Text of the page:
- The Washington Times - Thursday, February 5, 2004

The U.S. Census Bureau is preparing for the next census in 2010 — which may include Americans living abroad — by doing a practice run in France, Kuwait and Mexico.

The test census will be used to evaluate the feasibility and logistics of including U.S. citizens living overseas, as Congress has asked.

“Counting Americans who live overseas is not an easy task,” Census Bureau Director Charles Kincannon said yesterday.

The challenge is not Americans’ willingness to participate, Mr. Kincannon said, but rather the Census Bureau’s ability to locate them; no agency keeps track of every American overseas or has records of their addresses.

Mr. Kincannon said the task is easier for expatriates who maintain links with American culture by being involved with churches, American clubs or organizations in their host countries.

The Internet has been considered by the Census Bureau as one tool to reach U.S. citizens abroad. “Americans who live overseas are often very active on the Web because it’s an easy way to keep in contact with friends and family,” said Mr. Kincannon.

However, expanding the census to include Americans abroad presents problems beyond the logistics of simply finding the expatriates, he said.

While France, Kuwait and Mexico were chosen as test countries because of the high number and diversity of U.S. citizens living there, the census director said, each of these countries poses a distinct challenge.

One problem comes from those who don’t identify themselves as culturally American, many of whom hold dual citizenship.

“We did not anticipate what is said to be a very large community of Mexican citizens holding American citizenship,” Mr. Kincannon said. Campaigns will be conducted both in English and in Spanish in order to reach as many American citizens in Mexico as possible.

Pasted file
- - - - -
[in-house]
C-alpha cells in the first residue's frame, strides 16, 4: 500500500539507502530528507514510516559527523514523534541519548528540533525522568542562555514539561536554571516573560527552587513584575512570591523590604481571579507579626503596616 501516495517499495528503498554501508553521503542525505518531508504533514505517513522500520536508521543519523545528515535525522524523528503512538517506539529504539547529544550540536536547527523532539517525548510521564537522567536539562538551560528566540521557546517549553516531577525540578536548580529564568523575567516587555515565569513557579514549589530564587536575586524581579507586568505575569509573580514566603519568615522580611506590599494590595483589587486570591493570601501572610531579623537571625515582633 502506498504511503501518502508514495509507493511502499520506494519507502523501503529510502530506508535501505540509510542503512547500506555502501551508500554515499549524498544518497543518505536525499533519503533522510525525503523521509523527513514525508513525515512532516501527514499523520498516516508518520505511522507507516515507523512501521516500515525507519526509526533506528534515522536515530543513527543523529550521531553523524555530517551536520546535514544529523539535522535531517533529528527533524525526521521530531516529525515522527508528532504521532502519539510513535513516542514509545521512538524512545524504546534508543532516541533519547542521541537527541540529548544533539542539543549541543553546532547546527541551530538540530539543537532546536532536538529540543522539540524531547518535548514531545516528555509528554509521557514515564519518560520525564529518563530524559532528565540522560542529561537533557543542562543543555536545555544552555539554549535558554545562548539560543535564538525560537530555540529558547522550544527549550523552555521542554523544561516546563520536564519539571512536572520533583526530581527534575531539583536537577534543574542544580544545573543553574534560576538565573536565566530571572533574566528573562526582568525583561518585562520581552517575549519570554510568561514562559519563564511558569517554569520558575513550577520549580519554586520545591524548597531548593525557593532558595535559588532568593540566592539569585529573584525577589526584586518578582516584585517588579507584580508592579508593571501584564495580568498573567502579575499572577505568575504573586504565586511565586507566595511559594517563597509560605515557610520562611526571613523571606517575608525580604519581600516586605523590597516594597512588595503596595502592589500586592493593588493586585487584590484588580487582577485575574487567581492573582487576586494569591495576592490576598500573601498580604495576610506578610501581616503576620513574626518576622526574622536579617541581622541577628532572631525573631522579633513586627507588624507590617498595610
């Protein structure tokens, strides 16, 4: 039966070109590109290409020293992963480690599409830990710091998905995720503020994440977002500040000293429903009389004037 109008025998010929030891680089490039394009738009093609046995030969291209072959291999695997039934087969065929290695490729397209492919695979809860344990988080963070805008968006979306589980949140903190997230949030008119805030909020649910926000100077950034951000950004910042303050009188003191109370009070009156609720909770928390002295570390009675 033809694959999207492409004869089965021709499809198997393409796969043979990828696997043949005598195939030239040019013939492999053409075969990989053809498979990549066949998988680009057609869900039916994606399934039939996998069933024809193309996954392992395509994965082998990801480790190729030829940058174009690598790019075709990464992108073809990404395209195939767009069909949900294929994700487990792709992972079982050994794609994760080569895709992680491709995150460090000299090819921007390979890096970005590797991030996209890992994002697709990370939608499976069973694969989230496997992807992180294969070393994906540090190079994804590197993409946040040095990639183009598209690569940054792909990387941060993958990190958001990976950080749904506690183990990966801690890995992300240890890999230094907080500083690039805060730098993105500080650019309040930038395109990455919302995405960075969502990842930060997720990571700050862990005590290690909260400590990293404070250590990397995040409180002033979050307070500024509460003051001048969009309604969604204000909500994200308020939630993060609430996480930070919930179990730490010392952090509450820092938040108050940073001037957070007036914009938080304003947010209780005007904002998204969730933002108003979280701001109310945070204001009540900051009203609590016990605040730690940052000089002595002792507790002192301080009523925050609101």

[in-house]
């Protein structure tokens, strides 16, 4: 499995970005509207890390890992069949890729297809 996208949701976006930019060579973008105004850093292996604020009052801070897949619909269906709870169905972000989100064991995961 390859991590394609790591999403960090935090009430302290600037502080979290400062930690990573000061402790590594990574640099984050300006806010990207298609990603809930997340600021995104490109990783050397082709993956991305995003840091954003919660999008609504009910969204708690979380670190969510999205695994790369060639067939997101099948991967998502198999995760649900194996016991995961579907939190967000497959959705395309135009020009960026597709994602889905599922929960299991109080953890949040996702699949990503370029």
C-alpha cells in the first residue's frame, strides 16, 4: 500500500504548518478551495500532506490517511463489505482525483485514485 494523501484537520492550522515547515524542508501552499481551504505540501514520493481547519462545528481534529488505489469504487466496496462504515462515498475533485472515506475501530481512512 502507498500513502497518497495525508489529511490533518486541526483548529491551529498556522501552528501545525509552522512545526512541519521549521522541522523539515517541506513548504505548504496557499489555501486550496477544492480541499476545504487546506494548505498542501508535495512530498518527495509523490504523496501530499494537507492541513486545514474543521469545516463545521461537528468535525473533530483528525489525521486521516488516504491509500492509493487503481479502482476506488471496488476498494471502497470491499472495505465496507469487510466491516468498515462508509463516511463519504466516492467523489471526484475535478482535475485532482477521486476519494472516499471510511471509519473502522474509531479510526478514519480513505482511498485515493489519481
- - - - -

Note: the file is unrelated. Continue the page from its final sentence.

A challenge for the test run in France — and for all European Union countries if the census expansion is approved for 2010 — will be complying with European Union confidentiality laws.

“French law does not easily permit identification of race or ethnicity,” Mr. Kincannon noted, although those are standard census questions in America.

The Census Bureau is currently working with the Department of Defense to determine whether U.S. soldiers stationed in Kuwait should be counted as residents of that country.

In all three countries, campaigns to get Americans to participate in the test will consist chiefly of radio and print advertisements.

The experiment, estimated to cost $6 million over the next three fiscal years, will also help the bureau to devise the best strategies to use if the real census is conducted overseas in 2010, Mr. Kincannon said.

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